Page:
I’m someone who thrives on routine so long as I design it myself, and this I managed well during the week’s retreat with my writing group. I quickly fell into a habit of morning walks along the beach, stopping for some alfresco writing and editing along the way, followed by afternoons of computer-based work.
Our writing holiday provided me with the perfect combination of solitude and social time; of work and relaxation. Each day, I would set out on my own to walk by the sea, sometimes actively thinking about my novel, sometimes allowing my mind to wander – which is, I think, just as valuable. I’d stop somewhere to work for a couple of hours, and then I’d head back home to work some more.
At 6:30pm every day, we’d reconvene for dinner, each of us taking a day to shop and cook so that domestic necessity didn’t get in the way of any of us. Dinner would be sociable and fun, giving us the element of relaxation and holiday which was, I think, so useful to all of us productivity-wise. Then we’d settle in for a night of critiquing.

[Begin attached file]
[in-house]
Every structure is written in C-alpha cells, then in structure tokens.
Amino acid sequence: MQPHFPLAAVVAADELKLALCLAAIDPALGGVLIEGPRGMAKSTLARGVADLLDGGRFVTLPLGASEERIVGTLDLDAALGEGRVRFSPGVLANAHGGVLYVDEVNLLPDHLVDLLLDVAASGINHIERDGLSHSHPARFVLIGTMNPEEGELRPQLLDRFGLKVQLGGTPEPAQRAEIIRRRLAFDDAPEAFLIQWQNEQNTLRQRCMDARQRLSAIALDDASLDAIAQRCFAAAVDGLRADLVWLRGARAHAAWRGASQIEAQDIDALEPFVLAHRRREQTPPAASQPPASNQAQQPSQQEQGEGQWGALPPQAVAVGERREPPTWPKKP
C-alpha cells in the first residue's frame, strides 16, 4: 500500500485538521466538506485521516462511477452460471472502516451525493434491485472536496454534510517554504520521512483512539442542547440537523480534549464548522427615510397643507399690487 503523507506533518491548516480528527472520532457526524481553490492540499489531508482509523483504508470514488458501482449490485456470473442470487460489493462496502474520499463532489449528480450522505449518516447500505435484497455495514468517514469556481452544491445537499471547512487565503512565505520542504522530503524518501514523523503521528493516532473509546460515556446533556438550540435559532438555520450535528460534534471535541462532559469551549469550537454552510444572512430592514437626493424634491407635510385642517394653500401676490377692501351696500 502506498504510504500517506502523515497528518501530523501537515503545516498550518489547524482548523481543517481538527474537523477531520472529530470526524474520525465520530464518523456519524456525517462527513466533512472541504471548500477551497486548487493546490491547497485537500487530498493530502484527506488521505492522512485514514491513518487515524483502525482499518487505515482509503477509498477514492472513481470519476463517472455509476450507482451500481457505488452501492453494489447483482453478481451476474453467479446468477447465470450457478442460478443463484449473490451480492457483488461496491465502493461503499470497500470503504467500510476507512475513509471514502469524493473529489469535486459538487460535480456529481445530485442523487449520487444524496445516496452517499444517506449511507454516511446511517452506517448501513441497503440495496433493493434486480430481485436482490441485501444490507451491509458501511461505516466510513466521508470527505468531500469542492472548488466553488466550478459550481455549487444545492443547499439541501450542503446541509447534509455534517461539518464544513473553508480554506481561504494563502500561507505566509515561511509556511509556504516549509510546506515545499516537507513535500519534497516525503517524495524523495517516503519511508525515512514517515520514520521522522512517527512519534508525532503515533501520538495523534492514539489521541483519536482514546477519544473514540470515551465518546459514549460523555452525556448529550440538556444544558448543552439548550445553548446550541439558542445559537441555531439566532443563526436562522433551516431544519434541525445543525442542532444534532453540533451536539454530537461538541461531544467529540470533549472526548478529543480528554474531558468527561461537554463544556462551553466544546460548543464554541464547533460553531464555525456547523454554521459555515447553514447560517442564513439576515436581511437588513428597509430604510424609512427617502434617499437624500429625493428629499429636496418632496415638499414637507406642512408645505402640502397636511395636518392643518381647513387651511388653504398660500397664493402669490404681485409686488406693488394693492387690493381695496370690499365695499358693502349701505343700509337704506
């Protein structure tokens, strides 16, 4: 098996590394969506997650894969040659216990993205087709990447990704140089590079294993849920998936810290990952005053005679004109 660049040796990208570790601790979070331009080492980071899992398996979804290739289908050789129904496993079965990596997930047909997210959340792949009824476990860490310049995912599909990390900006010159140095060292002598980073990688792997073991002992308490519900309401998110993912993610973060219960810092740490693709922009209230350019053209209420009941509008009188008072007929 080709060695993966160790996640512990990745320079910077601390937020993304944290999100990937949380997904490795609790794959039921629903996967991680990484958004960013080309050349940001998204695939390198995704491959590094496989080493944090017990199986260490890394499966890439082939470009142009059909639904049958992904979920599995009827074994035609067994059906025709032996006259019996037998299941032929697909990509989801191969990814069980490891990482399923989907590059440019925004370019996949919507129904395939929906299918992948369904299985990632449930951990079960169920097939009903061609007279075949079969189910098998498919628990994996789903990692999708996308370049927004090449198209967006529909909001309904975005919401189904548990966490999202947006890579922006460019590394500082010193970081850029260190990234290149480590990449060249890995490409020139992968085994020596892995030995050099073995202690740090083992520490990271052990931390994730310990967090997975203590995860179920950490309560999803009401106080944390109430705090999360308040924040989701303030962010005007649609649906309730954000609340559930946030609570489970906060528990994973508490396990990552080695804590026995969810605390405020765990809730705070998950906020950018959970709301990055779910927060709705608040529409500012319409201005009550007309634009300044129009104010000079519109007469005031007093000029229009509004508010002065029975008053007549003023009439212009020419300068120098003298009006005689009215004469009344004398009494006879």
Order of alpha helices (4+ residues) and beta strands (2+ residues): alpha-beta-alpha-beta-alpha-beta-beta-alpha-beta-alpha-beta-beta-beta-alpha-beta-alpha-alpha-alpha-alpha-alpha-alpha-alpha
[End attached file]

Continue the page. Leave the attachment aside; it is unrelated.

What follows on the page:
I’m someone who needs a lot of time to myself, and this arrangement suited me perfectly... because no matter how much I forget it, I also need conversation and outside input.
I’m ridiculously lucky to have found my writing group: serious and talented writers from very different walks of life, all tied together by a love of writing. Their feedback is immeasurably valuable to me and what I can get done during a week away with them is huge.
The trick now will be to transfer what I’ve learnt about myself and my work to my ordinary life. Around work, home and a social life, I need to remember what I can achieve when my head is in the right place, and do all that I can to make sure I’m in that state as much as possible.